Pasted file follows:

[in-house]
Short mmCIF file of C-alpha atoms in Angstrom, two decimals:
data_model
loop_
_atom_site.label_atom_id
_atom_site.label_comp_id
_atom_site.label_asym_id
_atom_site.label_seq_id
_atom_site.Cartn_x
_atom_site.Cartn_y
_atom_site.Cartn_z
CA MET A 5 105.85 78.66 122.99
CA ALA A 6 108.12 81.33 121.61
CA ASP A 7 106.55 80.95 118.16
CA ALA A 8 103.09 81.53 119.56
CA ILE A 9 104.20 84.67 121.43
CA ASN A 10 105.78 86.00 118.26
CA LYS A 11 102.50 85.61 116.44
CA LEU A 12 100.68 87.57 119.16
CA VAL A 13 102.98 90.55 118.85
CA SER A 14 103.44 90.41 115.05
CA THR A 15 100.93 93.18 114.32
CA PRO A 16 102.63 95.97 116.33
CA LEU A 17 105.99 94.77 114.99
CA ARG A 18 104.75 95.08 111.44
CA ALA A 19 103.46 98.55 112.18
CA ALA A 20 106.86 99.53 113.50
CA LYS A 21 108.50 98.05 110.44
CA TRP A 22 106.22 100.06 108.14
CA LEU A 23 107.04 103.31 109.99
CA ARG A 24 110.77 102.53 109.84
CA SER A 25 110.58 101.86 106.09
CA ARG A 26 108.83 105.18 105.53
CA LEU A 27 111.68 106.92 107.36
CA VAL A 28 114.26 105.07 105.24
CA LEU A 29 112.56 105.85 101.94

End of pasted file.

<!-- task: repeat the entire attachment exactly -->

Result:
[in-house]
Short mmCIF file of C-alpha atoms in Angstrom, two decimals:
data_model
loop_
_atom_site.label_atom_id
_atom_site.label_comp_id
_atom_site.label_asym_id
_atom_site.label_seq_id
_atom_site.Cartn_x
_atom_site.Cartn_y
_atom_site.Cartn_z
CA MET A 5 105.85 78.66 122.99
CA ALA A 6 108.12 81.33 121.61
CA ASP A 7 106.55 80.95 118.16
CA ALA A 8 103.09 81.53 119.56
CA ILE A 9 104.20 84.67 121.43
CA ASN A 10 105.78 86.00 118.26
CA LYS A 11 102.50 85.61 116.44
CA LEU A 12 100.68 87.57 119.16
CA VAL A 13 102.98 90.55 118.85
CA SER A 14 103.44 90.41 115.05
CA THR A 15 100.93 93.18 114.32
CA PRO A 16 102.63 95.97 116.33
CA LEU A 17 105.99 94.77 114.99
CA ARG A 18 104.75 95.08 111.44
CA ALA A 19 103.46 98.55 112.18
CA ALA A 20 106.86 99.53 113.50
CA LYS A 21 108.50 98.05 110.44
CA TRP A 22 106.22 100.06 108.14
CA LEU A 23 107.04 103.31 109.99
CA ARG A 24 110.77 102.53 109.84
CA SER A 25 110.58 101.86 106.09
CA ARG A 26 108.83 105.18 105.53
CA LEU A 27 111.68 106.92 107.36
CA VAL A 28 114.26 105.07 105.24
CA LEU A 29 112.56 105.85 101.94